“Burke shows again that he’s not just a comic genius, but also a fine dramatic writer and storyteller.” – Booklist. “Prose both scabrous and poetic.” – Publishers Weekly. “Proust meets Chandler over a pint of Guinness.” – Spectator. “Among the most memorable books of the year, of any genre.” – Sunday Times. “A hardboiled delight.” – Guardian. “Imagine Donald Westlake and Richard Stark collaborating on a screwball noir.” – Kirkus Reviews. “A cross between Raymond Chandler and Flann O’Brien.” – John Banville.
Monday, May 19, 2008
The Monday Review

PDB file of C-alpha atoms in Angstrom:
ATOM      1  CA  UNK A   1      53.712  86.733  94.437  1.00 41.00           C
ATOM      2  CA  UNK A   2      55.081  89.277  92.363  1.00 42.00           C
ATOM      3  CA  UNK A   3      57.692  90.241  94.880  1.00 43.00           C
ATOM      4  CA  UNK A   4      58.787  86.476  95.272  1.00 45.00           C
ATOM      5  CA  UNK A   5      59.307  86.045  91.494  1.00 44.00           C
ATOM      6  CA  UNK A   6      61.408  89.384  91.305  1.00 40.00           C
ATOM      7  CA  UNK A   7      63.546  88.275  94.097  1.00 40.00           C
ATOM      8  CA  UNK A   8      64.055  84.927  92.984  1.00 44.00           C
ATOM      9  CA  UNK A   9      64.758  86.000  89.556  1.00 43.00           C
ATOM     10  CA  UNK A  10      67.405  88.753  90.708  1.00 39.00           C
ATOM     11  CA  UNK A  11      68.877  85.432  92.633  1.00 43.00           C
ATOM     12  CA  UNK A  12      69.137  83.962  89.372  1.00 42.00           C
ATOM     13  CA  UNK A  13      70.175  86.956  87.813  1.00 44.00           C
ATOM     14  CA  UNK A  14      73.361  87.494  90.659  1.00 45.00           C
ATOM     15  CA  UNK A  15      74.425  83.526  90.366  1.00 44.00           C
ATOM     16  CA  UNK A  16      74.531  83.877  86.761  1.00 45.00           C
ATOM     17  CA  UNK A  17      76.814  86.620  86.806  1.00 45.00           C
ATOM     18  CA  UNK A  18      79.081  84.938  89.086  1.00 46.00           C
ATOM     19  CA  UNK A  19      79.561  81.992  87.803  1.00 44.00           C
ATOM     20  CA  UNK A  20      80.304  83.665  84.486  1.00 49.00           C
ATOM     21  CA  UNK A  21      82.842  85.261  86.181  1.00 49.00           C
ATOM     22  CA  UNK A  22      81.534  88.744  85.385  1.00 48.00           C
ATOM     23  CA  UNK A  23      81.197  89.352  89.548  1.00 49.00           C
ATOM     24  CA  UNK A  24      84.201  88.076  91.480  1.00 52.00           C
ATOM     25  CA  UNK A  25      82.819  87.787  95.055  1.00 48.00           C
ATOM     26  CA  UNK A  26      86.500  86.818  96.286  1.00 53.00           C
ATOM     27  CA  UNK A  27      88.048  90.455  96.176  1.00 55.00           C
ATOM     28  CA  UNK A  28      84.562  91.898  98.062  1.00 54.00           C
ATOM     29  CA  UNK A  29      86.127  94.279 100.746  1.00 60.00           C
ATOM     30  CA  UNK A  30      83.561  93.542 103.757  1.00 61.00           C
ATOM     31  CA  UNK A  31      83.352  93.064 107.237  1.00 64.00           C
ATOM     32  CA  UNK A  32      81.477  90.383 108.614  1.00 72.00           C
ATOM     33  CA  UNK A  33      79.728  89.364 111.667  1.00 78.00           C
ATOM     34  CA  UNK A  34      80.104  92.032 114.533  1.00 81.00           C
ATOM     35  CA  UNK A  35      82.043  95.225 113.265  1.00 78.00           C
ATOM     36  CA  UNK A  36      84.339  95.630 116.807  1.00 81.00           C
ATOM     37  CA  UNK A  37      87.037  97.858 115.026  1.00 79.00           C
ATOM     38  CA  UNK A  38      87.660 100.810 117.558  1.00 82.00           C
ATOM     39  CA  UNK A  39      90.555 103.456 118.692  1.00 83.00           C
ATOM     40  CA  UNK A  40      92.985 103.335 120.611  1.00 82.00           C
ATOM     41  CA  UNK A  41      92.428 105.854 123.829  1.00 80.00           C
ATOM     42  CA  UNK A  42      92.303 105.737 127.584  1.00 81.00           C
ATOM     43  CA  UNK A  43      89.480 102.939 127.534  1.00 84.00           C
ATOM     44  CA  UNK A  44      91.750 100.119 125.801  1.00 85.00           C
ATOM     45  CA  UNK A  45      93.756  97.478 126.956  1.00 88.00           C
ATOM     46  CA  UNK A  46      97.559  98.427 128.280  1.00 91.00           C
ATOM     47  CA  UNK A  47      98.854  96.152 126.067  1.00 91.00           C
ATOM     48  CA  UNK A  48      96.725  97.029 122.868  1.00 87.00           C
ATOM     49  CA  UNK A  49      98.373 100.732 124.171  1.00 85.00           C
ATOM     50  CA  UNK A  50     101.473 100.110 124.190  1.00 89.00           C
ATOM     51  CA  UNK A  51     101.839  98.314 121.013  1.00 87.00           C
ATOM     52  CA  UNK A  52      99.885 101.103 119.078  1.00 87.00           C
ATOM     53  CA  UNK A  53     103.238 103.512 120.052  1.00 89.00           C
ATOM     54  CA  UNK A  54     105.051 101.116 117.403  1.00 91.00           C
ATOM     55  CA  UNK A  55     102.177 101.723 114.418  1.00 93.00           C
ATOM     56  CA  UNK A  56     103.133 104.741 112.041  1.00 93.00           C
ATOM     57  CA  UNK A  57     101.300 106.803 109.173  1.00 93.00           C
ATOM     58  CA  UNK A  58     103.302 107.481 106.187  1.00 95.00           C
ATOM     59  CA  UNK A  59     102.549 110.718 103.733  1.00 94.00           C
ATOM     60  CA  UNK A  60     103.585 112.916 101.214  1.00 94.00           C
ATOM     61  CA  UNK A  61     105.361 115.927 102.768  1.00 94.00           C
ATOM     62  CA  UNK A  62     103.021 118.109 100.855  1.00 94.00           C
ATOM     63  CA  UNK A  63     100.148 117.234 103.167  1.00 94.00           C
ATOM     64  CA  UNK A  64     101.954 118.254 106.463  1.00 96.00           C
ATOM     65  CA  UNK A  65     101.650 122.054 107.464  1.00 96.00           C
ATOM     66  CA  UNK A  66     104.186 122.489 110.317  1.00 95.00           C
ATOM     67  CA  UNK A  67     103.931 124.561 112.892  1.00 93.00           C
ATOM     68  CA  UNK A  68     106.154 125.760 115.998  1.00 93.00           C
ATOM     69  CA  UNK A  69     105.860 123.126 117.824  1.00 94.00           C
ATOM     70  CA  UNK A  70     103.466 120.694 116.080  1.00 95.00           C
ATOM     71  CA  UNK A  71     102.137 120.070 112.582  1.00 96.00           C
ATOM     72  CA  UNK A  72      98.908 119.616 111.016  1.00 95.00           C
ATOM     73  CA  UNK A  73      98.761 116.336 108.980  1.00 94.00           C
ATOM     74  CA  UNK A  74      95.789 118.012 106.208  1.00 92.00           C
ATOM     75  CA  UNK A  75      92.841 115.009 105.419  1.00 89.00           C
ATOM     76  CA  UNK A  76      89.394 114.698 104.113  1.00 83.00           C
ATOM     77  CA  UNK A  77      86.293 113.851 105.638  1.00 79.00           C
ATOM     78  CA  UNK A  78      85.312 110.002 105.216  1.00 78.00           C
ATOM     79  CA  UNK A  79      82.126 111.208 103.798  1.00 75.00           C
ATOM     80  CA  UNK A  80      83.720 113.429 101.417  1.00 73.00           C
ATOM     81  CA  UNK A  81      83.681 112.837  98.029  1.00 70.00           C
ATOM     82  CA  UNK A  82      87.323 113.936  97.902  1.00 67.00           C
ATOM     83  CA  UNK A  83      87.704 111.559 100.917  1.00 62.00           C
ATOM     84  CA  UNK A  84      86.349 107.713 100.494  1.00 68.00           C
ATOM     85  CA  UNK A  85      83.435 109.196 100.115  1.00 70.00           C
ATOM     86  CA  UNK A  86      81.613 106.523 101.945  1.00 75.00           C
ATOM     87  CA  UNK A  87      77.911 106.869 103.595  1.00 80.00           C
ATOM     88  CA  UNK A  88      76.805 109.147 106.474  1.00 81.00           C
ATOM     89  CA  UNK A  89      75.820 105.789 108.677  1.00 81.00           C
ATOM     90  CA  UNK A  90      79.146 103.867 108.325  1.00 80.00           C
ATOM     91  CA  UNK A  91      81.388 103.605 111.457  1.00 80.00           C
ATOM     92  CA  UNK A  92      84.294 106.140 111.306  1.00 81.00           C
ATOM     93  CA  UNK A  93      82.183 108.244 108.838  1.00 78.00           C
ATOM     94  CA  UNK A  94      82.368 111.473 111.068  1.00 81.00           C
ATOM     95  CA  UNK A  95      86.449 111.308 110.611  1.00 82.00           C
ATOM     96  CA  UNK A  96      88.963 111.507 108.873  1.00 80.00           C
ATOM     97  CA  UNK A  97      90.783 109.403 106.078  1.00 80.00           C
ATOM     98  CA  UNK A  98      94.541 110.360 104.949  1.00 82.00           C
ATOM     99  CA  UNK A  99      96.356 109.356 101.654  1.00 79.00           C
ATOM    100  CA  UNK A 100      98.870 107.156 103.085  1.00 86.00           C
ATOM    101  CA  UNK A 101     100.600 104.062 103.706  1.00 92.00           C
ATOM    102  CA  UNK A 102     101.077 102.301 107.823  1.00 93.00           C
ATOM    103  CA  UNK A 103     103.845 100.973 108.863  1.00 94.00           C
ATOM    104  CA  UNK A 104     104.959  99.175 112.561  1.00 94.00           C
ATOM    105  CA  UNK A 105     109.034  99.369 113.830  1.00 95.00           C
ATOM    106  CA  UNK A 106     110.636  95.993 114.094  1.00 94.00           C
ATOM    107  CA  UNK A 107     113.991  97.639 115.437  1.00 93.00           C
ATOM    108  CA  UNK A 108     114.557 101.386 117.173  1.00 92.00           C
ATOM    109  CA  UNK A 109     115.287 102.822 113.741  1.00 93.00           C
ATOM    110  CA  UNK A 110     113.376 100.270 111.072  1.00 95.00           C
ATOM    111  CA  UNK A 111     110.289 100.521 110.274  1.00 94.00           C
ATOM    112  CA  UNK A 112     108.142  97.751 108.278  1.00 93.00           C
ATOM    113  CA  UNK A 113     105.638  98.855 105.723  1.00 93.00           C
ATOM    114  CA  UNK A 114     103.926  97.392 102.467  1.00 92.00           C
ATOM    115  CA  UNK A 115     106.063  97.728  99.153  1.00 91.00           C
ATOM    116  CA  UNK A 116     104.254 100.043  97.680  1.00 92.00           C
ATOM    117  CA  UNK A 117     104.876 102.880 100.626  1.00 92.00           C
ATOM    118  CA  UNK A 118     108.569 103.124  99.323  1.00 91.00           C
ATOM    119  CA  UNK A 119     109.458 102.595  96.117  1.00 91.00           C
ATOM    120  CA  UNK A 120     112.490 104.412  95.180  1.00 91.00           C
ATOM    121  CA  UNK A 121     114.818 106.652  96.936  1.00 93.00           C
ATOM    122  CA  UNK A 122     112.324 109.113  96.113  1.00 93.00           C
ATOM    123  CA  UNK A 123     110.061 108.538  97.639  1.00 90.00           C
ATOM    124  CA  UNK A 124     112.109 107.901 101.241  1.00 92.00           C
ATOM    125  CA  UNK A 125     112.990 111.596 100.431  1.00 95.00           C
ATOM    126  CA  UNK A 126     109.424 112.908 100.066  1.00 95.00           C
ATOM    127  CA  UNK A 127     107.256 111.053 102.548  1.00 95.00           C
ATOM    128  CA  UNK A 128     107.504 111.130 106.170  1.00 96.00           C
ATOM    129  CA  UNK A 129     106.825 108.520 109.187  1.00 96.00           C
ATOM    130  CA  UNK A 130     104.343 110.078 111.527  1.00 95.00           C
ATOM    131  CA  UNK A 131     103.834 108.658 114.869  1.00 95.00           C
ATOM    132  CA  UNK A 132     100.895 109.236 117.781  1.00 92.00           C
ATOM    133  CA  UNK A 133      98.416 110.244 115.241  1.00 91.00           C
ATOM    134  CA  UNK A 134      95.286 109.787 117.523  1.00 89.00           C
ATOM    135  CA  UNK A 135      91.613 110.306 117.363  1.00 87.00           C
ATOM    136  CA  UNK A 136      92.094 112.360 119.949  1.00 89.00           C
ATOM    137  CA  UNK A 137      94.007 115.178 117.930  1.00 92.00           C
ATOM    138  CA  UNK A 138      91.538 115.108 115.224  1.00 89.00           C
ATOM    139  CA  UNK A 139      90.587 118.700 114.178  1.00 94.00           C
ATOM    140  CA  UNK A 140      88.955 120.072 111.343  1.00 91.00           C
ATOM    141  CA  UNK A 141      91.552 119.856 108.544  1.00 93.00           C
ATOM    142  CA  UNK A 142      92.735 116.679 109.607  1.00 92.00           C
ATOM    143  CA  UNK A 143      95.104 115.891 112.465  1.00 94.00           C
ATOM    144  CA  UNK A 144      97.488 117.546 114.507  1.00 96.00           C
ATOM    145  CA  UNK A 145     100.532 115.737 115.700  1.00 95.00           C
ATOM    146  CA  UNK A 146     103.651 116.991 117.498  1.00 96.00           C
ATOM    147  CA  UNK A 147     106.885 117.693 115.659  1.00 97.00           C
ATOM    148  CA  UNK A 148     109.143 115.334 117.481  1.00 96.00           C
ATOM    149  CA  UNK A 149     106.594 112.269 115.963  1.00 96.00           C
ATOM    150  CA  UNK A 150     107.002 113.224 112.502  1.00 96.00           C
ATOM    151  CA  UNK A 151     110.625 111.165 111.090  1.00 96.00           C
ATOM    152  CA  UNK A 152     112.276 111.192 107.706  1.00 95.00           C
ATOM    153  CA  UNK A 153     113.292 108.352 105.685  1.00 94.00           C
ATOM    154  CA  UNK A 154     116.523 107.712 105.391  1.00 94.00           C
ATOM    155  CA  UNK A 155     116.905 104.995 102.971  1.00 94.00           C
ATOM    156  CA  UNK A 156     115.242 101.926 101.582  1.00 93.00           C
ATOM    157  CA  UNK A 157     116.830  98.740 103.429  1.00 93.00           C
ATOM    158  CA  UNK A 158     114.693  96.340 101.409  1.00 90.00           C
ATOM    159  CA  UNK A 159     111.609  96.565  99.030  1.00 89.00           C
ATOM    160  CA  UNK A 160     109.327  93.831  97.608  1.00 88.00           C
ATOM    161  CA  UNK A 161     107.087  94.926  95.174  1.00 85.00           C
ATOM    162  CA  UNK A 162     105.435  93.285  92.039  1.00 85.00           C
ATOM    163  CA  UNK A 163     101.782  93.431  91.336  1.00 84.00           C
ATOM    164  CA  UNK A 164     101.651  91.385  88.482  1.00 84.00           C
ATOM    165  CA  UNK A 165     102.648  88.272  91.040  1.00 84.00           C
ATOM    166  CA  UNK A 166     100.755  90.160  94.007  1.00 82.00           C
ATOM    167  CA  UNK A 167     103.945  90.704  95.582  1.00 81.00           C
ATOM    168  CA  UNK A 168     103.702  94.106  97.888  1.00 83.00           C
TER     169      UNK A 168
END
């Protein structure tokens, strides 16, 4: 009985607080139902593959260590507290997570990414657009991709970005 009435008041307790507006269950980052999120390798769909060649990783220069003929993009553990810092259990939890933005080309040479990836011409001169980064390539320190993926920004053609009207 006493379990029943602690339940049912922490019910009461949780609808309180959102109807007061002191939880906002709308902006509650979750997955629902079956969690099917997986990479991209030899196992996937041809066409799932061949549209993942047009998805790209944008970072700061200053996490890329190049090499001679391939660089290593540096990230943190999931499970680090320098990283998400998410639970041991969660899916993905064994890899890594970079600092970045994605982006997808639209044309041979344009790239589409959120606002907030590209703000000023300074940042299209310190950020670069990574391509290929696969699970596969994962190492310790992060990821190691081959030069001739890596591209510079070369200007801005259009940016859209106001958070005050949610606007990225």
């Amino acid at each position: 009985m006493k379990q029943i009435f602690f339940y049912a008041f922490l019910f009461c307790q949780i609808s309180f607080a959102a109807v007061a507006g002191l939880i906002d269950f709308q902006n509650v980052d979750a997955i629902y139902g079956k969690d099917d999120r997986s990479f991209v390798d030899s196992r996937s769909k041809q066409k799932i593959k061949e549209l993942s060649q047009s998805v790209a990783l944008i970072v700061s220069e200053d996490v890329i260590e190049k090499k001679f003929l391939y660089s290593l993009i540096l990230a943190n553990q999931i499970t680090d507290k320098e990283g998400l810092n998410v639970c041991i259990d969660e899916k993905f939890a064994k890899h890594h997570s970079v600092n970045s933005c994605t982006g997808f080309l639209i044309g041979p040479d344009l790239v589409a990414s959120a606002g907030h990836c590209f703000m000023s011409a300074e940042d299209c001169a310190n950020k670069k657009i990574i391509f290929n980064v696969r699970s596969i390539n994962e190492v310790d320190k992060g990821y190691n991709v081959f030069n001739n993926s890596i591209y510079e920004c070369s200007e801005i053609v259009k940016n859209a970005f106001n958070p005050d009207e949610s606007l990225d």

It’s Monday, they’re reviews, to wit: “A clear disciple of Elmore Leonard, McFetridge (DIRTY SWEET) has almost every character talk and think like Chili Palmer, not a bad thing for a fun read,” says Publishers Weekly of EVERYBODY KNOWS THIS IS NOWHERE. A certain Ken Bruen, via John McFetridge’s blog, agrees: “EVERYBODY KNOWS THIS IS NOWHERE is just one hell of a read, takes off like a bullet and never lets up, like a wondrous mix of Elmore Leonard and McBain but with a dazzling Canadian slant that is as fresh as it is darkly hilarious.” Which is nice … “Declan Hughes has captured the spirit of Ireland in his series featuring the private detective Ed Loy … Hughes is especially good at dialogue. The story is less persuasive than in the earlier books and ends in high drama, but he is a very fine writer,” says Susanna Yager at The Sunday Telegraph of THE DYING BREED. Back to Ken Bruen for a mo: “Taylor’s a far cry from an affable character. In the hands of a weaker writer than Bruen, he’d probably be detestable and utterly unreadable. But Bruen does it with seeming ease. His is one of the freshest, most distinct voices in crime fiction today … Holding it all together is Bruen’s skill and fierce vision, and of course Taylor, a black hole of a hero if there ever was one,” reckons Kevin Burton Smith at The Rap Sheet (scroll down) about PRIEST. Over at Euro Crime, Norman Price is raving about CROSS: “Ken Bruen has written yet another brilliant book with his protagonist Jack Taylor able to speak for all those people who have been left behind by the complications of modern society … If you haven’t read Ken Bruen yet you are missing some the finest crime fiction being written today. It is not gentle like the Irish rain but harsh like Ireland’s history.” Martin Edwards likes Brian McGilloway’s first offering: “I’ve finished Brian McGilloway’s debut novel, BORDERLANDS, and I enjoyed it. After a steady beginning, the pace develops and there is plenty of action, coupled with a plot of increasing complexity that has its roots (like so many of the best murder plots) buried in the past … All in all, then, a very assured debut.” A couple now for John Connolly’s latest: “THE REAPERS fairly crackles with menace; the portrayal of serious-minded individuals utterly intent on completing their dark objectives is masterly. The author has adapted and blended elements of both the neo-noir and gothic tradition to produce a stylish piece, from which a darkly laconic sense of humour protrudes like a razorblade from an apple. In Connolly’s world, sentimentality gets abducted from outside a porno cinema and mercilessly pistol-whipped in a dank basement. THE REAPERS is all the better for it,” says Fachtna Kelly at the Sunday Business Post. Over at The Book Bag, Iain Wear agrees: “What I found was a highly enjoyable book that aside from a couple of minor points, proved to be a quick and easy read. It’s simply written, but the nature of the genre and of the characters involved here demands that and this helps keep the pace of the story high and stopped my interest in events from waning at any stage … I would certainly recommend THE REAPERS and, to judge from what events Connolly hinted at from his earlier books, the author in general.” But stay! What news of Benny Blanco? “This sequel to CHRISTINE FALLS is as atmospheric and dark, dark, dark a story as its predecessor … pulls you in with complicated characters, all machinating in gloomy 1950’s Dublin, and manages to be a crackling story as well as a bitter study of chances lost, and contentment squandered,” says Sohaila at McNally Robinson of THE SILVER SWAN. Meanwhile, Sarah Weinman is impressed with Benny’s forthcoming opus, THE LEMUR: “Anyone who thinks John Banville lacks a sense of humour clearly did not read his serial for the New York Times magazine, available in novella-ish format in July. The story has all the basic crime ingredients - blackmail, adultery, murder, betrayal, that sort of thing - but it is so, so clear how much fun Banville had writing this pseudonymous exercise, loading up sentences filled with bizarre but well-placed metaphors and gently (or not so gently!) lampooning his characters as he moves them around his narrative chess board.” Yet more big-ups for Tana French’s Edgar-winning IN THE WOODS: “This is a very fine book. The characters and relationships are fully drawn, the suspense of the police work is terrifically exciting, and the writing is lovely to read … This is not just an excellent police thriller; it’s an excellent novel, even for people who think they don’t like police thrillers. Recommended without reservation,” says Keith at In Which Our Hero. Justine at Fresh Library concurs: “One of the most gripping, well-written books I’ve ever read … Tana French does an amazing job in creating the characters and the dark, gloomy atmosphere of the woods … I highly recommend this book!” Over to Newsvine, where Adam Colclough is impressed by Ingrid Black’s latest: “THE JUDAS HEART is a truly superior thriller with an original setting and a plot that keeps the reader guessing until the last moment. Black’s view of the consequences of jealousy is, as events reveal, truly Shakespearean … Amidst the massed ranks of books about serial killers and the people who hunt them the work of Ingrid Black stands out as being the real deal.” Finally, a trio for John Boyne’s new offering: “Boyne’s novel can stand comparison with [William Golding’s RITES OF PASSAGE]. Written with a total command of naval expertise, without ever spilling over into pedantry, MUTINY ON THE BOUNTY is story-telling at its most accomplished … There is also a happier ending for Turnstile than ever seemed possible. This he richly deserves for having told his extraordinary tale with such wit and verve,” says Nicholas Tucker at The Independent. Mary Warnock in the Sunday Independent likes it too: “Boyne is a spellbinding story-teller with a real feel for the period. As he so successfully did with CONGRESS OF ROUGH RIDERS and THIEF OF TIME, he wonderfully evokes a particular atmosphere and has a lively historical imagination. Most of all, he tells a cracking good tale and, in this case, honour has been finally satisfied to boot.” And some wastrel called Declan Burke at Crime Always Pays offers his two cents: “Comparisons to Joseph Conrad and William Golding’s RITES OF PASSAGE trilogy are not outrageous, and Boyne has clearly paid attention to TREASURE ISLAND. Throw in the exotic setting of Otaheite, the mutiny, and one of nautical history’s most impressive feats of endurance, and MUTINY ON THE BOUNTY is well-nigh irresistible.” Hurrah! Can we use that ‘Boyne’s Own Adventure’ line yet again to finish off? No? Ah, boo …